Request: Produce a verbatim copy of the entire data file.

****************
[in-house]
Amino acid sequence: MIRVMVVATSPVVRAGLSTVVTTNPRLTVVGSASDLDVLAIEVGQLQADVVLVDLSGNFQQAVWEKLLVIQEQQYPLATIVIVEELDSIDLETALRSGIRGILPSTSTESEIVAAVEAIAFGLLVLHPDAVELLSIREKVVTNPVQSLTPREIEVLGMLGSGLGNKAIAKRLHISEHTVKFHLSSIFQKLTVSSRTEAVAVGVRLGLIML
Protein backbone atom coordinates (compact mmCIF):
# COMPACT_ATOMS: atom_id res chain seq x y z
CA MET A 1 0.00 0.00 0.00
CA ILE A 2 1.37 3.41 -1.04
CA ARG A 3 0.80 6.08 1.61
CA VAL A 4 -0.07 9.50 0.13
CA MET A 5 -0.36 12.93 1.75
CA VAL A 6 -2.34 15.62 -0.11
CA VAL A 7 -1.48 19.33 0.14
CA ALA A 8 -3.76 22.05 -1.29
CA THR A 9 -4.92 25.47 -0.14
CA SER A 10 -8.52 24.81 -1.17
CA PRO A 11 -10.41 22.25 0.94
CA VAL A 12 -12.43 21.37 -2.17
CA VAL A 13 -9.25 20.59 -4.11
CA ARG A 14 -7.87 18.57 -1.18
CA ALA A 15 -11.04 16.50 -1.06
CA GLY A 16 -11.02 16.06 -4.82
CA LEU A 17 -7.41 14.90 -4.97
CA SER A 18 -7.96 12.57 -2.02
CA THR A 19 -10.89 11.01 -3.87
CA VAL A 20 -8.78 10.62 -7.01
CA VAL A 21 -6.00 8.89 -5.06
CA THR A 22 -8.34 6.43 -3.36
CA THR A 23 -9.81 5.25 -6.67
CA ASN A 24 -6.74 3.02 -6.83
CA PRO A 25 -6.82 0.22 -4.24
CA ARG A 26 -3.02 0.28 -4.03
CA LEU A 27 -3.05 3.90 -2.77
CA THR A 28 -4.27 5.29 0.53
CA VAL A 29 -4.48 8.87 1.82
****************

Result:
[in-house]
Amino acid sequence: MIRVMVVATSPVVRAGLSTVVTTNPRLTVVGSASDLDVLAIEVGQLQADVVLVDLSGNFQQAVWEKLLVIQEQQYPLATIVIVEELDSIDLETALRSGIRGILPSTSTESEIVAAVEAIAFGLLVLHPDAVELLSIREKVVTNPVQSLTPREIEVLGMLGSGLGNKAIAKRLHISEHTVKFHLSSIFQKLTVSSRTEAVAVGVRLGLIML
Protein backbone atom coordinates (compact mmCIF):
# COMPACT_ATOMS: atom_id res chain seq x y z
CA MET A 1 0.00 0.00 0.00
CA ILE A 2 1.37 3.41 -1.04
CA ARG A 3 0.80 6.08 1.61
CA VAL A 4 -0.07 9.50 0.13
CA MET A 5 -0.36 12.93 1.75
CA VAL A 6 -2.34 15.62 -0.11
CA VAL A 7 -1.48 19.33 0.14
CA ALA A 8 -3.76 22.05 -1.29
CA THR A 9 -4.92 25.47 -0.14
CA SER A 10 -8.52 24.81 -1.17
CA PRO A 11 -10.41 22.25 0.94
CA VAL A 12 -12.43 21.37 -2.17
CA VAL A 13 -9.25 20.59 -4.11
CA ARG A 14 -7.87 18.57 -1.18
CA ALA A 15 -11.04 16.50 -1.06
CA GLY A 16 -11.02 16.06 -4.82
CA LEU A 17 -7.41 14.90 -4.97
CA SER A 18 -7.96 12.57 -2.02
CA THR A 19 -10.89 11.01 -3.87
CA VAL A 20 -8.78 10.62 -7.01
CA VAL A 21 -6.00 8.89 -5.06
CA THR A 22 -8.34 6.43 -3.36
CA THR A 23 -9.81 5.25 -6.67
CA ASN A 24 -6.74 3.02 -6.83
CA PRO A 25 -6.82 0.22 -4.24
CA ARG A 26 -3.02 0.28 -4.03
CA LEU A 27 -3.05 3.90 -2.77
CA THR A 28 -4.27 5.29 0.53
CA VAL A 29 -4.48 8.87 1.82